Written for my AFHEA application, demonstrating professional values V1 and V3.
My teaching this year included workshops for first year calculus, working with two groups of about ten University of Edinburgh students. This was intended to be done almost entirely in-person, with students meeting to discuss that week’s problems and submit physical copies of homework. However, events both in the academic community (the UCU strikes from late February to mid March) and the wider world (the COVID-19 global pandemic) meant that it was necessary to do a great deal of adapting to changing circumstances.
In the lead up to the strikes I had honest conversations with students about the issues at hand, which was positively received. I want academia to be a great place of employment for all and the widening casualisation of jobs is an issue I care deeply about. As per UCU’s agreement with the university I continued to mark assessments, and I also took students’ questions by email.
Assessment completion remained pretty consistent during the strikes, prompted by emails from both myself and the course administrator, but engagement with the content which ordinarily would have been covered in workshop dropped significantly. I think this could be due to only passing mentions of the workshops in emails; asking starter questions about that content (e.g. querying understanding of a theorem) may have encouraged more discussion there.
Again when campus closed due to the pandemic I continued to take homework and questions by email, with the addition of a Piazza online forum where students could also discuss the course and ask questions. Learning from the experience of the strikes, this time I managed to engage several students in longer discussions about the course content, helping to develop the ‘how’ and ‘why’ behind methods discussed. This was as simple as giving pointers in my feedback and making it clear more information was available (e.g. “If you would like to know more just let me know!”).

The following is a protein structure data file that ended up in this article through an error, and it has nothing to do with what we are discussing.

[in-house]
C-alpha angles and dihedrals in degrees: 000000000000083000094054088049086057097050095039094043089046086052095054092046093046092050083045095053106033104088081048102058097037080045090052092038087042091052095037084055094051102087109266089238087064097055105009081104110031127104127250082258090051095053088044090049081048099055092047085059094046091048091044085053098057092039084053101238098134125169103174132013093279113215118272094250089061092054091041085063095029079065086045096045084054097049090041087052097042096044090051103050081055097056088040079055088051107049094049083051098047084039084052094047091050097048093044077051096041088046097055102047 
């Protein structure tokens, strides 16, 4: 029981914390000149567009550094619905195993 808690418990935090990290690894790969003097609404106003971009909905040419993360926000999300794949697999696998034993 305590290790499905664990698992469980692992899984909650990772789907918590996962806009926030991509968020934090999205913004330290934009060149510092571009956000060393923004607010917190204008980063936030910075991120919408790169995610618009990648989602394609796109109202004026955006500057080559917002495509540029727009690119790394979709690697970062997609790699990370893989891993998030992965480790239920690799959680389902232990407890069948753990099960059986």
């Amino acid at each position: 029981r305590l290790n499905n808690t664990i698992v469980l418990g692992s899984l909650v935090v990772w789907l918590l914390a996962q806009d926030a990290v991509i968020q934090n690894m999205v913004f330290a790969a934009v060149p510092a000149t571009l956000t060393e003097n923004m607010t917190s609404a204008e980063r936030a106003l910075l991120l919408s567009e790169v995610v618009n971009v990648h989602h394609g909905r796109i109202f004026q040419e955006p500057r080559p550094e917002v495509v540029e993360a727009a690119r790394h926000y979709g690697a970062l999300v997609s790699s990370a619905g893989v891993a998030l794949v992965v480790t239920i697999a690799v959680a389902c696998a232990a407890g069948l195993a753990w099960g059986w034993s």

This disruption, particularly the pandemic which saw many students moving across the world, made maintaining tutor-tutee relationships difficult. Several students ran into difficulties around timezones and others from unexpected caring commitments. I endeavoured to make adjustments where possible, providing assistance around work, signposting support channels when appropriate, and checking on students who unexpectedly stopped engaging. The training which we received prior to starting proved helpful here; as well as establishing best practices for delivering workshops, it outlined what is and isn’t within our control as tutors and the importance of that relationship.
Toward the end of the semester one of my students emailed me thanking for the semester and asking for reading recommendations around an area which happened to be my own area of research. We had a chat by email about what I did as a PhD student and I pointed them in the direction of books and course materials which I’ve found useful. It was a heartening end to the term and a welcome reminder of the difference tutoring can make.